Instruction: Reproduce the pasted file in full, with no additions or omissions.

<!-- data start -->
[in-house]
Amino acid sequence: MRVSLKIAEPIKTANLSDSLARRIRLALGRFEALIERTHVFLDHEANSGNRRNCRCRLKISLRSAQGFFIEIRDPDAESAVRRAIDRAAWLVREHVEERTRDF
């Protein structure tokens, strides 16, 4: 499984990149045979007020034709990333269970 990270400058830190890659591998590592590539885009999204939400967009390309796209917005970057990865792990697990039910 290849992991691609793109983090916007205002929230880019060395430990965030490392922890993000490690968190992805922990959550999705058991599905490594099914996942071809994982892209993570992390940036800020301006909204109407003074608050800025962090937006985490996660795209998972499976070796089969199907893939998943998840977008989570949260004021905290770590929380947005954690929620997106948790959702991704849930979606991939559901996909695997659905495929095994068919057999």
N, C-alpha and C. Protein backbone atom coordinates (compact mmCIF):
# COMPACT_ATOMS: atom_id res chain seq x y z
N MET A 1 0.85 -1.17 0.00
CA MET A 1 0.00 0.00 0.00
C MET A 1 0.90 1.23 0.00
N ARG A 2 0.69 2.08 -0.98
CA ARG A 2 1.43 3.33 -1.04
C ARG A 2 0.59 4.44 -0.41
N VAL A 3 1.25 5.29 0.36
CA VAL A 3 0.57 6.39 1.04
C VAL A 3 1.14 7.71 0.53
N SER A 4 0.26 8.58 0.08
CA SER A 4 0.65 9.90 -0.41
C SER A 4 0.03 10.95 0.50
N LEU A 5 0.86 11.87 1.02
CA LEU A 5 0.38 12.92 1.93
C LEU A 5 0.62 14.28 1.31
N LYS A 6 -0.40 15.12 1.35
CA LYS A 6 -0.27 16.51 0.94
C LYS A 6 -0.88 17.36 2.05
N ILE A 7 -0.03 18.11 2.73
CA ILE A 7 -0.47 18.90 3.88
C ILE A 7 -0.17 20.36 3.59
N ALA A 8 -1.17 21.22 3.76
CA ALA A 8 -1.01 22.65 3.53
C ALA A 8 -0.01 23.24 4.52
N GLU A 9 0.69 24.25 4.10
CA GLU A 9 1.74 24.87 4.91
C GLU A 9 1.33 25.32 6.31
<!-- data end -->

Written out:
[in-house]
Amino acid sequence: MRVSLKIAEPIKTANLSDSLARRIRLALGRFEALIERTHVFLDHEANSGNRRNCRCRLKISLRSAQGFFIEIRDPDAESAVRRAIDRAAWLVREHVEERTRDF
């Protein structure tokens, strides 16, 4: 499984990149045979007020034709990333269970 990270400058830190890659591998590592590539885009999204939400967009390309796209917005970057990865792990697990039910 290849992991691609793109983090916007205002929230880019060395430990965030490392922890993000490690968190992805922990959550999705058991599905490594099914996942071809994982892209993570992390940036800020301006909204109407003074608050800025962090937006985490996660795209998972499976070796089969199907893939998943998840977008989570949260004021905290770590929380947005954690929620997106948790959702991704849930979606991939559901996909695997659905495929095994068919057999």
N, C-alpha and C. Protein backbone atom coordinates (compact mmCIF):
# COMPACT_ATOMS: atom_id res chain seq x y z
N MET A 1 0.85 -1.17 0.00
CA MET A 1 0.00 0.00 0.00
C MET A 1 0.90 1.23 0.00
N ARG A 2 0.69 2.08 -0.98
CA ARG A 2 1.43 3.33 -1.04
C ARG A 2 0.59 4.44 -0.41
N VAL A 3 1.25 5.29 0.36
CA VAL A 3 0.57 6.39 1.04
C VAL A 3 1.14 7.71 0.53
N SER A 4 0.26 8.58 0.08
CA SER A 4 0.65 9.90 -0.41
C SER A 4 0.03 10.95 0.50
N LEU A 5 0.86 11.87 1.02
CA LEU A 5 0.38 12.92 1.93
C LEU A 5 0.62 14.28 1.31
N LYS A 6 -0.40 15.12 1.35
CA LYS A 6 -0.27 16.51 0.94
C LYS A 6 -0.88 17.36 2.05
N ILE A 7 -0.03 18.11 2.73
CA ILE A 7 -0.47 18.90 3.88
C ILE A 7 -0.17 20.36 3.59
N ALA A 8 -1.17 21.22 3.76
CA ALA A 8 -1.01 22.65 3.53
C ALA A 8 -0.01 23.24 4.52
N GLU A 9 0.69 24.25 4.10
CA GLU A 9 1.74 24.87 4.91
C GLU A 9 1.33 25.32 6.31